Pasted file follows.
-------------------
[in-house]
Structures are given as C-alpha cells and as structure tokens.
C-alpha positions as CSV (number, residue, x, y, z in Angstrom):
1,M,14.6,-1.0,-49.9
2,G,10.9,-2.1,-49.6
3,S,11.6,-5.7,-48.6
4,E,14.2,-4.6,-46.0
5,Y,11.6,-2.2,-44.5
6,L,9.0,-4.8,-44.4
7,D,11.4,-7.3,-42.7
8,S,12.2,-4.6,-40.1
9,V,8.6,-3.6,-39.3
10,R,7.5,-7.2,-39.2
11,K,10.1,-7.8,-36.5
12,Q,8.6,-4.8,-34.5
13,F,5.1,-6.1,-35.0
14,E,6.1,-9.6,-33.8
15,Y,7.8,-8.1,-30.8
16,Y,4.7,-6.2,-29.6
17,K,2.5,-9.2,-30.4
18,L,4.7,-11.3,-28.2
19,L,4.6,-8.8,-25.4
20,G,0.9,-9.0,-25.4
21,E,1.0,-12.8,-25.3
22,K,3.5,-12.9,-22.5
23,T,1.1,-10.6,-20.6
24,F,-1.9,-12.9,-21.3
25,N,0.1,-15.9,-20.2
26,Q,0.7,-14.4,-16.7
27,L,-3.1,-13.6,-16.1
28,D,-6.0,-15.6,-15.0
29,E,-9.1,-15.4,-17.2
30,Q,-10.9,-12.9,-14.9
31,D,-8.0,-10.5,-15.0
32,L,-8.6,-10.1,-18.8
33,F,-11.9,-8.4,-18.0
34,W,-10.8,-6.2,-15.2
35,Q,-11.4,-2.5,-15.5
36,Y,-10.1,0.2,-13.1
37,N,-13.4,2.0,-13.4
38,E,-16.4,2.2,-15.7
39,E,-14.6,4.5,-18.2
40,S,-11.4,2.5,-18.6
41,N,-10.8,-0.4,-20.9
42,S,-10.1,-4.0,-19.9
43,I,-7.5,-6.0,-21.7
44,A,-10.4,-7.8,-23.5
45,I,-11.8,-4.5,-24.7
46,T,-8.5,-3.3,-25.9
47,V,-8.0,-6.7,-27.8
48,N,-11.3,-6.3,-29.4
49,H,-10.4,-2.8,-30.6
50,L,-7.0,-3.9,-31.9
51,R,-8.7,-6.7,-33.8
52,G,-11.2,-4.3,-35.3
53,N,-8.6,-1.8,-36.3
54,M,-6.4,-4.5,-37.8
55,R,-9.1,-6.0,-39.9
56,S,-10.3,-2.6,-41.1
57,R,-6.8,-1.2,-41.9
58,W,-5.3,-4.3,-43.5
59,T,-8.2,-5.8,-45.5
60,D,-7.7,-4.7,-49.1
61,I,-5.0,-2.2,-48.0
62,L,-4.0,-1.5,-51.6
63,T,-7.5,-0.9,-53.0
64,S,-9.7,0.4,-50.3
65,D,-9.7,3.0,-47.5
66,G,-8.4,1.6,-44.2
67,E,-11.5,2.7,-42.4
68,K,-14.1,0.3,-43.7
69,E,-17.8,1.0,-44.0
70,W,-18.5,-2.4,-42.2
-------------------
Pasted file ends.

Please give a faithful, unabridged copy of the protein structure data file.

[in-house]
Structures are given as C-alpha cells and as structure tokens.
C-alpha positions as CSV (number, residue, x, y, z in Angstrom):
1,M,14.6,-1.0,-49.9
2,G,10.9,-2.1,-49.6
3,S,11.6,-5.7,-48.6
4,E,14.2,-4.6,-46.0
5,Y,11.6,-2.2,-44.5
6,L,9.0,-4.8,-44.4
7,D,11.4,-7.3,-42.7
8,S,12.2,-4.6,-40.1
9,V,8.6,-3.6,-39.3
10,R,7.5,-7.2,-39.2
11,K,10.1,-7.8,-36.5
12,Q,8.6,-4.8,-34.5
13,F,5.1,-6.1,-35.0
14,E,6.1,-9.6,-33.8
15,Y,7.8,-8.1,-30.8
16,Y,4.7,-6.2,-29.6
17,K,2.5,-9.2,-30.4
18,L,4.7,-11.3,-28.2
19,L,4.6,-8.8,-25.4
20,G,0.9,-9.0,-25.4
21,E,1.0,-12.8,-25.3
22,K,3.5,-12.9,-22.5
23,T,1.1,-10.6,-20.6
24,F,-1.9,-12.9,-21.3
25,N,0.1,-15.9,-20.2
26,Q,0.7,-14.4,-16.7
27,L,-3.1,-13.6,-16.1
28,D,-6.0,-15.6,-15.0
29,E,-9.1,-15.4,-17.2
30,Q,-10.9,-12.9,-14.9
31,D,-8.0,-10.5,-15.0
32,L,-8.6,-10.1,-18.8
33,F,-11.9,-8.4,-18.0
34,W,-10.8,-6.2,-15.2
35,Q,-11.4,-2.5,-15.5
36,Y,-10.1,0.2,-13.1
37,N,-13.4,2.0,-13.4
38,E,-16.4,2.2,-15.7
39,E,-14.6,4.5,-18.2
40,S,-11.4,2.5,-18.6
41,N,-10.8,-0.4,-20.9
42,S,-10.1,-4.0,-19.9
43,I,-7.5,-6.0,-21.7
44,A,-10.4,-7.8,-23.5
45,I,-11.8,-4.5,-24.7
46,T,-8.5,-3.3,-25.9
47,V,-8.0,-6.7,-27.8
48,N,-11.3,-6.3,-29.4
49,H,-10.4,-2.8,-30.6
50,L,-7.0,-3.9,-31.9
51,R,-8.7,-6.7,-33.8
52,G,-11.2,-4.3,-35.3
53,N,-8.6,-1.8,-36.3
54,M,-6.4,-4.5,-37.8
55,R,-9.1,-6.0,-39.9
56,S,-10.3,-2.6,-41.1
57,R,-6.8,-1.2,-41.9
58,W,-5.3,-4.3,-43.5
59,T,-8.2,-5.8,-45.5
60,D,-7.7,-4.7,-49.1
61,I,-5.0,-2.2,-48.0
62,L,-4.0,-1.5,-51.6
63,T,-7.5,-0.9,-53.0
64,S,-9.7,0.4,-50.3
65,D,-9.7,3.0,-47.5
66,G,-8.4,1.6,-44.2
67,E,-11.5,2.7,-42.4
68,K,-14.1,0.3,-43.7
69,E,-17.8,1.0,-44.0
70,W,-18.5,-2.4,-42.2